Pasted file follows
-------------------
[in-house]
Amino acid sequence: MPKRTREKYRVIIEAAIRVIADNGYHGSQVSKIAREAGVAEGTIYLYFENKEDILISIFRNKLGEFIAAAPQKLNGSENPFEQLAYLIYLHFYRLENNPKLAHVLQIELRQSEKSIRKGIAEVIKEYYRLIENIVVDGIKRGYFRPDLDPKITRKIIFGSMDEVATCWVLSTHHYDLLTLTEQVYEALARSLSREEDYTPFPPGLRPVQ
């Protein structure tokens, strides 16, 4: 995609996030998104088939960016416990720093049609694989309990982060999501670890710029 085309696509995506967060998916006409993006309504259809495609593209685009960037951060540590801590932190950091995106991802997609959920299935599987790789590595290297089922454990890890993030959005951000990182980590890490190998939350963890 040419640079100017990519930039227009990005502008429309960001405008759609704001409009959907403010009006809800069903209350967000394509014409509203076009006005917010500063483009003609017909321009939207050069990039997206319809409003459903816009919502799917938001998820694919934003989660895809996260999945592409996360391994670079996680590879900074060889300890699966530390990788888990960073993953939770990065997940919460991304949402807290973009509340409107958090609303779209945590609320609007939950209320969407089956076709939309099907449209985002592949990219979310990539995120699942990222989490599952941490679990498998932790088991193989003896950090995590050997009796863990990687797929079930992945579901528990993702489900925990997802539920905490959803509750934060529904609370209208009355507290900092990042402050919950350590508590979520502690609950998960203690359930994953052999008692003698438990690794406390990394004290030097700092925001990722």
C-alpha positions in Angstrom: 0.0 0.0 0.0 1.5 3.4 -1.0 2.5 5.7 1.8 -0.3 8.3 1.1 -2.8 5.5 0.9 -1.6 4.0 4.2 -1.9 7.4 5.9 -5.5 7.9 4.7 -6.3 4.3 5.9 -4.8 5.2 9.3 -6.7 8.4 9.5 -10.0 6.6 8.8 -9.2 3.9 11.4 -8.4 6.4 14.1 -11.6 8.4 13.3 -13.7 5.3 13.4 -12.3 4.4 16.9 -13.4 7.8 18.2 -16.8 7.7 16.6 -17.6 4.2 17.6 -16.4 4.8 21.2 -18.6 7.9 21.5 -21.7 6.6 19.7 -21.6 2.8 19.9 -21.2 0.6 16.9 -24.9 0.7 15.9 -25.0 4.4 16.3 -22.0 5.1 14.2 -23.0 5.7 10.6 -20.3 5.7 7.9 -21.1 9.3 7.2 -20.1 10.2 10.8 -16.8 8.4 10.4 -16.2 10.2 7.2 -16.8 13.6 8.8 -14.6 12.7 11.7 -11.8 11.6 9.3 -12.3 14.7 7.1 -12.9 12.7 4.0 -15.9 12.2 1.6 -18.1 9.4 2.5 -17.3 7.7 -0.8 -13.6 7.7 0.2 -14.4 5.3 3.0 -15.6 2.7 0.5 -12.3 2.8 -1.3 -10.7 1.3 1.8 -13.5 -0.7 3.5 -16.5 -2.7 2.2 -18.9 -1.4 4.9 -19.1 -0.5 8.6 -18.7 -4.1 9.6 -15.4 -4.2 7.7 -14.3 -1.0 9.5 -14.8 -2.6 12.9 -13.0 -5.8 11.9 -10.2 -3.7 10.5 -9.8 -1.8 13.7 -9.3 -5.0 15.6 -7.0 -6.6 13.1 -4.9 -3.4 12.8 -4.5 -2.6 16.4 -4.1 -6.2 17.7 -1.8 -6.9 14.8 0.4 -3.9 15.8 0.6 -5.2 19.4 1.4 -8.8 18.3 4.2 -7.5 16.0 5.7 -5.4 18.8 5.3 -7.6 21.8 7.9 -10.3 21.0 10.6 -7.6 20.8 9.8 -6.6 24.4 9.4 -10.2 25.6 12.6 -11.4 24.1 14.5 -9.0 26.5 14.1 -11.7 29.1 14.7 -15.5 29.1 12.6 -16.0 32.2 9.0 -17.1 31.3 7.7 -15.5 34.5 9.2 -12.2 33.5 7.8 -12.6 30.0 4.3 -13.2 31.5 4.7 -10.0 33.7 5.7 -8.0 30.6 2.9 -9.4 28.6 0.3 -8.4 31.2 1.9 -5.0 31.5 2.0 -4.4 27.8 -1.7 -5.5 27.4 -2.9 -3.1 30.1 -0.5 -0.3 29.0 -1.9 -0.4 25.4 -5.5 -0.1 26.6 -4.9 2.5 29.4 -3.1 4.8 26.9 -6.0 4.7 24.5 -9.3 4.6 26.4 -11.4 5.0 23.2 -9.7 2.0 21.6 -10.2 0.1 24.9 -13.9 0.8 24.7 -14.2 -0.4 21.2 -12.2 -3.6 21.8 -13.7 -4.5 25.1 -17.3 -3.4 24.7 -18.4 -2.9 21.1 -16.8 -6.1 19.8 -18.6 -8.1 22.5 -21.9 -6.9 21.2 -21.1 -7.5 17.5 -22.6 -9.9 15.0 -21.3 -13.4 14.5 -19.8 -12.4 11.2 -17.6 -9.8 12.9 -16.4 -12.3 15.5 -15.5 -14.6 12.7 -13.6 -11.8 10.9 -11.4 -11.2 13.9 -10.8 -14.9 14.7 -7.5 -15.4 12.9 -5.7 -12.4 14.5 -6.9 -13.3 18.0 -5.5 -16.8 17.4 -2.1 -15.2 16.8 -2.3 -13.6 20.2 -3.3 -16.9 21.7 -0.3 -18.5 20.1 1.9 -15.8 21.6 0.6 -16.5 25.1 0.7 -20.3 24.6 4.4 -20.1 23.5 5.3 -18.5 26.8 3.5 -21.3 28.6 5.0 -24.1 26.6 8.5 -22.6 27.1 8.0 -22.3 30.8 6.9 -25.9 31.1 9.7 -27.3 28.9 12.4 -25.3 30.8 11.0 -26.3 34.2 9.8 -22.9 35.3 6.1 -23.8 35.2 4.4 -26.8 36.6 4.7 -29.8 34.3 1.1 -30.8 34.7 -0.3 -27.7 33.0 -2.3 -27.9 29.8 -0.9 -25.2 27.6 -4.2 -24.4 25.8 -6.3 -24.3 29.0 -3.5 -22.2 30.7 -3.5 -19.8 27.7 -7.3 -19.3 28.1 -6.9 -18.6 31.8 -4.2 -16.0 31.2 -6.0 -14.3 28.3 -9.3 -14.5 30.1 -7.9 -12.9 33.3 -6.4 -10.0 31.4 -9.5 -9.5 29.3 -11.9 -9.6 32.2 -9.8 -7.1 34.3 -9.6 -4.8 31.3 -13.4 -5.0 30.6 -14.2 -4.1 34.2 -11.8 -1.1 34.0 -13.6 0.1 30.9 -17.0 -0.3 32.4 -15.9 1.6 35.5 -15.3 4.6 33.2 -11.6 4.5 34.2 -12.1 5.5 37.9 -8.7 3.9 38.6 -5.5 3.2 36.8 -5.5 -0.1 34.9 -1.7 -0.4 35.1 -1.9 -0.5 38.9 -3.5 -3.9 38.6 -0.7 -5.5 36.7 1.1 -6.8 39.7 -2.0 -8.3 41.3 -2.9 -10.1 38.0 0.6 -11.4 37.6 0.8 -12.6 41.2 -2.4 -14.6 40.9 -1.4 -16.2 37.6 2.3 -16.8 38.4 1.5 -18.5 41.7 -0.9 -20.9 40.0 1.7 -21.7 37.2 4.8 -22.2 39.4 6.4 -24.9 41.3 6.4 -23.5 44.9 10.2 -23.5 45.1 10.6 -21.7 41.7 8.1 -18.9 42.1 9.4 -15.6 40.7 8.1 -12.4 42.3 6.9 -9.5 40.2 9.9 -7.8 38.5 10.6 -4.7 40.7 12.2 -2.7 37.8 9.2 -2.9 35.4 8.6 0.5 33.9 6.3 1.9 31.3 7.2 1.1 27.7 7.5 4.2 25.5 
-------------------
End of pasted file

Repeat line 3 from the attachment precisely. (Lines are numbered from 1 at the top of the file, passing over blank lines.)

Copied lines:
């Protein structure tokens, strides 16, 4: 995609996030998104088939960016416990720093049609694989309990982060999501670890710029 085309696509995506967060998916006409993006309504259809495609593209685009960037951060540590801590932190950091995106991802997609959920299935599987790789590595290297089922454990890890993030959005951000990182980590890490190998939350963890 040419640079100017990519930039227009990005502008429309960001405008759609704001409009959907403010009006809800069903209350967000394509014409509203076009006005917010500063483009003609017909321009939207050069990039997206319809409003459903816009919502799917938001998820694919934003989660895809996260999945592409996360391994670079996680590879900074060889300890699966530390990788888990960073993953939770990065997940919460991304949402807290973009509340409107958090609303779209945590609320609007939950209320969407089956076709939309099907449209985002592949990219979310990539995120699942990222989490599952941490679990498998932790088991193989003896950090995590050997009796863990990687797929079930992945579901528990993702489900925990997802539920905490959803509750934060529904609370209208009355507290900092990042402050919950350590508590979520502690609950998960203690359930994953052999008692003698438990690794406390990394004290030097700092925001990722």